Victims of Eric Rudolph's bombs confronted him in court Monday, describing him as a small man who cowardly fled amid his carnage, before a judge sentenced him to life in prison.

Just before his sentence was handed down, Rudolph apologized to the victims of the 1996 Olympics blast (search) in Atlanta, saying "I would do anything to take that night back."

He said he had wanted to anger and embarrass the federal government because it does not prohibit abortions, and that he wanted to harm only government workers.

"I can't begin to truly understand the pain that I have inflicted on these innocent people," Rudolph said, reading a statement. "To those victims, I apologize."

Rudolph addressed the court after 14 victims and relatives told of the horror he caused and their wishes that he suffer for the rest of his days. A 10-minute video tribute to Alice Hawthorne (search), the woman killed in the Olympics blast, also was shown.

Monday would have been the 18th wedding anniversary for John and Alice Hawthorne.

"Every anniversary has been filled with anger, weeping and sorrow, but this anniversary brings to an end a very painful and emotional chapter in this family," Hawthorne told Rudolph in a packed courtroom. "This is the day Alice can rest, for justice is finally being served."

Rudolph was sentenced to life in prison without parole — four consecutive life sentences plus 120 years — and $2.3 million in restitution for a series of bombings across the South, including the Olympics blast and two other bombings in the Atlanta area.

Last month, he was sentenced to life in prison for a deadly explosion in Birmingham, Ala.

"I do take some professional satisfaction of being part of a process that prevents you from killing or hurting anybody else," U.S. District Judge Charles A. Pannell told Rudolph as he announced the sentence.

The Olympics bombing killed Hawthorne, 44, of Albany, Ga., and injured 111. A 1998 bombing at a women's clinic in Birmingham, Ala., killed a police officer and maimed a nurse. The other Atlanta bombs, detonated in 1997 at an abortion clinic and a gay nightclub, injured 11.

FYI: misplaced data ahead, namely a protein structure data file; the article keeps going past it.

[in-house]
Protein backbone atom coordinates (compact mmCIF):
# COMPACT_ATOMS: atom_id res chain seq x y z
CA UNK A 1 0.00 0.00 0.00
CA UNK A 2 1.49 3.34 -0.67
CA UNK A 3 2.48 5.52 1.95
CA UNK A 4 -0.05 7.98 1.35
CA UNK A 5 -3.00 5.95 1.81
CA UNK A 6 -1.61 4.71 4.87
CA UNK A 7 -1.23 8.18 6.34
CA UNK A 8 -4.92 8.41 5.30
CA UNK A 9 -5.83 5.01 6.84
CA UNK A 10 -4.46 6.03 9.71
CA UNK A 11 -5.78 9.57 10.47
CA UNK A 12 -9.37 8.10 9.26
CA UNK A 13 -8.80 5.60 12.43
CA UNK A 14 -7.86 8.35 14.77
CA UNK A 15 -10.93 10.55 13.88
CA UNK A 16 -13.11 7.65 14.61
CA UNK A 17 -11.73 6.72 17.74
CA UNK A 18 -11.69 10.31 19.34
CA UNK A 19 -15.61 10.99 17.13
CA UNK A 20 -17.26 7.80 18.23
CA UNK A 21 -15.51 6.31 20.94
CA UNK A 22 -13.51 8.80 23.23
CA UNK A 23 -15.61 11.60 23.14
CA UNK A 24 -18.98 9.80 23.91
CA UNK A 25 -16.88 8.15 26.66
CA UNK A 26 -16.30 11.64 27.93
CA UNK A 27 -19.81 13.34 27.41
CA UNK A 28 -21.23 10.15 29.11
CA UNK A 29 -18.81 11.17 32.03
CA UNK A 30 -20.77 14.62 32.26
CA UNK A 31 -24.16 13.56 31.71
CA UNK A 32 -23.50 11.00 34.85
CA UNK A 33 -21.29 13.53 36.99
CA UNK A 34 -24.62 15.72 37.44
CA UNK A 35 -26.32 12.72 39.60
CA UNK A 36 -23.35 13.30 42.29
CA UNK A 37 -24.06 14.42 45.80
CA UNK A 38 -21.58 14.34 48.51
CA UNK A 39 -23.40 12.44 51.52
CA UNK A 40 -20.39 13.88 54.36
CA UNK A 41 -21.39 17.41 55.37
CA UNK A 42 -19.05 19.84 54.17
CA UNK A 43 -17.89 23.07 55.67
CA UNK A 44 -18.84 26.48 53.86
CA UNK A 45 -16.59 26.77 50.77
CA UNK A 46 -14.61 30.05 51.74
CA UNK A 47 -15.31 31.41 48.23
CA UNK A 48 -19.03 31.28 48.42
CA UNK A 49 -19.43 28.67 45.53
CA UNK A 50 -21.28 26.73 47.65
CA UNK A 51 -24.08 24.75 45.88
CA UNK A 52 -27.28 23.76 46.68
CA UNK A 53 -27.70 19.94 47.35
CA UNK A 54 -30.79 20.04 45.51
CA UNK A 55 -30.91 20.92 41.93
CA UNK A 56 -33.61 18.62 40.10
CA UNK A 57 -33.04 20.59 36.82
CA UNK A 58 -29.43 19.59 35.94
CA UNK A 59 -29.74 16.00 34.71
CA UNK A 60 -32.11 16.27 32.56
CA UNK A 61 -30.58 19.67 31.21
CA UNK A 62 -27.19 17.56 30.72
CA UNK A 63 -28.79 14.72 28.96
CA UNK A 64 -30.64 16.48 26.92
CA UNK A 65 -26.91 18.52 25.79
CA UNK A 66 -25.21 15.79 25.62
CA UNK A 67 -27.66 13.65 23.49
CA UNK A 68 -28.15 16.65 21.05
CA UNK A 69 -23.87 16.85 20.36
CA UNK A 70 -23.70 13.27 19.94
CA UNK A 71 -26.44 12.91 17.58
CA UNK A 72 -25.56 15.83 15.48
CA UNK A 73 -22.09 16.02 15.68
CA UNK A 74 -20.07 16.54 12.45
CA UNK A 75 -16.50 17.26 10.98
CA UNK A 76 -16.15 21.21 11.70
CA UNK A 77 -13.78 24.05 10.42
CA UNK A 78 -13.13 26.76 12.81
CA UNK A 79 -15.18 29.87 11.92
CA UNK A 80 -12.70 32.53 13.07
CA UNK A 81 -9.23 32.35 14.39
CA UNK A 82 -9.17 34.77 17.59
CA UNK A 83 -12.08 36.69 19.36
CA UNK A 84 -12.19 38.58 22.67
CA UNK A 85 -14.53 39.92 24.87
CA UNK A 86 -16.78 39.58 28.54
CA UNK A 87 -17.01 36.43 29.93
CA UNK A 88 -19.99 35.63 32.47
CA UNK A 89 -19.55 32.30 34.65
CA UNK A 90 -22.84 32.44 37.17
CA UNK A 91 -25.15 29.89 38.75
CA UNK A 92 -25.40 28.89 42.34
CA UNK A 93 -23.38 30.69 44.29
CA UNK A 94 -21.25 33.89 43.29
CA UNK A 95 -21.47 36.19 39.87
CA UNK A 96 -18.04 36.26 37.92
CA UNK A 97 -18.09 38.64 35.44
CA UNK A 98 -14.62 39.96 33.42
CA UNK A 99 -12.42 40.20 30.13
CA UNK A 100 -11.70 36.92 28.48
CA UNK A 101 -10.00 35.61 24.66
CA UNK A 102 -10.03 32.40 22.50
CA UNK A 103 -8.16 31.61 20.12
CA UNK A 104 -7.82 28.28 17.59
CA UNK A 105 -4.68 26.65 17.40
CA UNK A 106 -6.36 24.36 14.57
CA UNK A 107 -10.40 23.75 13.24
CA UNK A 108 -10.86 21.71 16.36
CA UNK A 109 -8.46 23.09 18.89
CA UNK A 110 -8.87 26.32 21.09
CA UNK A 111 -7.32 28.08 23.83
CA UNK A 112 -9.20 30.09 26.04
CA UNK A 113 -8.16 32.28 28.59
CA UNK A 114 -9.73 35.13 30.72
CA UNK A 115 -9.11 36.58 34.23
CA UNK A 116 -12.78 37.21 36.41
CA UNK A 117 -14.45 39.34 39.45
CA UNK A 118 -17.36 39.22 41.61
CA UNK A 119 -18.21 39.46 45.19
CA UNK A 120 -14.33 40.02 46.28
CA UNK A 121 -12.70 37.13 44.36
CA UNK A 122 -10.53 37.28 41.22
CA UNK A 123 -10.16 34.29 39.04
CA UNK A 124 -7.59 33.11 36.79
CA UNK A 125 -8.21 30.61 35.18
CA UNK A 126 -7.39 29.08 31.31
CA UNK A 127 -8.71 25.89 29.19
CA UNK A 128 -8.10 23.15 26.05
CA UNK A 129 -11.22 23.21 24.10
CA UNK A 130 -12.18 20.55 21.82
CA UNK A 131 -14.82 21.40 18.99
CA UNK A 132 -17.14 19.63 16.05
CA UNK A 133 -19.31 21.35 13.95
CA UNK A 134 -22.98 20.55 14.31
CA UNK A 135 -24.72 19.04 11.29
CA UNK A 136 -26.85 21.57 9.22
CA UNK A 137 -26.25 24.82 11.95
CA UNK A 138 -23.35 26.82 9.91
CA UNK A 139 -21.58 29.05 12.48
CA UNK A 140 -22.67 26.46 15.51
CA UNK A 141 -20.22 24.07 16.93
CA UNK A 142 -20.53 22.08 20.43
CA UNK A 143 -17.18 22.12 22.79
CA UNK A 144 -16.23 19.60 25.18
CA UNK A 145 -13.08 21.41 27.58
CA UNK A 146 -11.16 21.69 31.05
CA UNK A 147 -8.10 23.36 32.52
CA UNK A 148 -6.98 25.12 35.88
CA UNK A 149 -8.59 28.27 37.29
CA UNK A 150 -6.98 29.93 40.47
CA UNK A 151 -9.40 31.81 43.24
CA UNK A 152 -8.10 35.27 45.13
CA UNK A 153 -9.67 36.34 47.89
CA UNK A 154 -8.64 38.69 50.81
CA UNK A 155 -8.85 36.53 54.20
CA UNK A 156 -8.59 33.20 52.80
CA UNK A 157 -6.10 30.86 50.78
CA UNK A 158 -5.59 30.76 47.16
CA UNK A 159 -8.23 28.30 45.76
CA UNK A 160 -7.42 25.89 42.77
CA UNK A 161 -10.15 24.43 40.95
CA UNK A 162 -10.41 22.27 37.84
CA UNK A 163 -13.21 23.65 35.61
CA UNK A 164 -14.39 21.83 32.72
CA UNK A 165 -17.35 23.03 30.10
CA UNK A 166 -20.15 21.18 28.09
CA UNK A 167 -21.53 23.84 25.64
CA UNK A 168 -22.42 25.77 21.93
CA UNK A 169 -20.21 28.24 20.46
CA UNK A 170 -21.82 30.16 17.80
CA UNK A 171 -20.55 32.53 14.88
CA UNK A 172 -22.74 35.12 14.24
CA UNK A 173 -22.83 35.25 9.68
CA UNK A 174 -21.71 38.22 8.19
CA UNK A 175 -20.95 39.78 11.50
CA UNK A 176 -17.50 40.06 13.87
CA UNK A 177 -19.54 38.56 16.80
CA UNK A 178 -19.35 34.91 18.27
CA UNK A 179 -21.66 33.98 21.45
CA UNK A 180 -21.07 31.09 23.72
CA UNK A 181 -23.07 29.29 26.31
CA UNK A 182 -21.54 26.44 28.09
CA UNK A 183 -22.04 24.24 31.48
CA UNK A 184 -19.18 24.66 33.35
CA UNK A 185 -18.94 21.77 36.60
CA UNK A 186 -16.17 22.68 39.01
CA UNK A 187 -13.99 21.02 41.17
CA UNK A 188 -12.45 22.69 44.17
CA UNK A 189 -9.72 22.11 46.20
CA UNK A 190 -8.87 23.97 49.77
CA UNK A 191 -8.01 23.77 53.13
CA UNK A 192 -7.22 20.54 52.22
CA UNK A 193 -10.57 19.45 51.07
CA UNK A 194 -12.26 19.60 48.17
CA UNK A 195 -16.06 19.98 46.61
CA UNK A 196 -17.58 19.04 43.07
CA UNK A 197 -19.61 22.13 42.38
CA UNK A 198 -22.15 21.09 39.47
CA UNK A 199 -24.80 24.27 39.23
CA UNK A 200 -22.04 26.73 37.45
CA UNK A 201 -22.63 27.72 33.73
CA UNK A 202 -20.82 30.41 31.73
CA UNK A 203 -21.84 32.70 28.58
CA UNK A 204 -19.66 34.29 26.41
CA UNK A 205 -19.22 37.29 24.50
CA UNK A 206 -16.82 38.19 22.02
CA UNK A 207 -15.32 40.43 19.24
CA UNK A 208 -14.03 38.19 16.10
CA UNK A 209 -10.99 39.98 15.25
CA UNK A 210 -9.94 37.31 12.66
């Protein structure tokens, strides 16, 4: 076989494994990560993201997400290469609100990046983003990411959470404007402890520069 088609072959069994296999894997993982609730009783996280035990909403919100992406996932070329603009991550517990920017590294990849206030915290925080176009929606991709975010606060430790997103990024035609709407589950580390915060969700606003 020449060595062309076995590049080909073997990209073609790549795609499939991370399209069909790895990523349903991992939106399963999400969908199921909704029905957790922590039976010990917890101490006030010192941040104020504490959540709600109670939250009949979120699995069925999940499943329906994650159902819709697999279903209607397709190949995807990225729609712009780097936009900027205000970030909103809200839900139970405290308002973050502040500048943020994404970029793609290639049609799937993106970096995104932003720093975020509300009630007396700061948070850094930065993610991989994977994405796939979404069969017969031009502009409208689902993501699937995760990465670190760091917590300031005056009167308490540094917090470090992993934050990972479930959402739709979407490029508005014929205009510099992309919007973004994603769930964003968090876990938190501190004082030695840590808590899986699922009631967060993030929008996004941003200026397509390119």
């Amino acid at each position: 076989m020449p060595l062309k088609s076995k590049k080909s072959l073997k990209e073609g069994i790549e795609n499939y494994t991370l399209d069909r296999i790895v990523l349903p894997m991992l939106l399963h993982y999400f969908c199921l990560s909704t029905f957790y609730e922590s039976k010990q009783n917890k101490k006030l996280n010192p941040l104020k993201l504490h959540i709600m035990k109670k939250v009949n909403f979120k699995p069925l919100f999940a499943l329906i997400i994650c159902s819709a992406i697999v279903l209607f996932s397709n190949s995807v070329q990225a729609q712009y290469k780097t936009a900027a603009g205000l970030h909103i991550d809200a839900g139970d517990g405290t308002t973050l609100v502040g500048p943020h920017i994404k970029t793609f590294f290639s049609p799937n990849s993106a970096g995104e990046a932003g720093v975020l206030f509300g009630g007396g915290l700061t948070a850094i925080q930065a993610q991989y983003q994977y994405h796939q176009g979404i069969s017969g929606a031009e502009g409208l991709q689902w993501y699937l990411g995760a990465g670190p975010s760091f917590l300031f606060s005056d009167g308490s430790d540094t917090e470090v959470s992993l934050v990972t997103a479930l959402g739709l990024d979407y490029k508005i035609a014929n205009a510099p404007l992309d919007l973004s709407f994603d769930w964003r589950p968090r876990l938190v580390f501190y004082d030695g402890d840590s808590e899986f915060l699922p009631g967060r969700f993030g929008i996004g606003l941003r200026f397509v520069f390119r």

Rudolph was identified after the Birmingham blast and spent the next five years hiding out in the mountains of western North Carolina. He was captured in 2003 while scavenging for food behind a grocery store in Murphy, N.C.

Prosecutors and the former soldier struck a deal: They wouldn't seek the death penalty and he would tell them where to find more than 250 pounds of stolen dynamite he had buried.

Rudolph smirked and rolled his eyes during Monday's testimony by some of the victims, especially those refuting his anti-abortion, anti-homosexual beliefs.

He laughed under his breath when one of the victims said it was appropriate that when authorities finally found Rudolph he was scavenging for food from a trash container.

In response to Rudolph's previous claims that he was motivated by his hatred of abortion and the federal government's tolerance for the practice, Hawthorne called him a coward for trying to kill others in the name of the anti-abortion movement.

"You are a very small man, and like other men [of small stature], you have a Napoleonic complex and a need to compensate for what you lack," Hawthorne said Monday in court. "Small man, big bomb."

Rudolph will serve his sentence at the maximum security federal prison in Florence, Colo. The prison about 90 miles southeast of Denver also is home to Theodore Kaczynski (search), the Unabomber; Richard Reid (search), who tried to ignite a shoe bomb on a trans-Atlantic flight; and Terry Nichols (search), who helped carry out the Oklahoma City bombing in 1995.

Many of those injured at Olympic Park had said they decided not to attend the sentencing, partly because Rudolph turned the earlier sentencing in Alabama into a forum for his anti-abortion, anti-gay views, and partly because they believe it's time to move on.

"I don't need to be there. I can hear about it," said Calvin Thorbourne of Austell, whose legs were hit by shrapnel. "It's always going to be part of my life, but I've always felt justice would be served."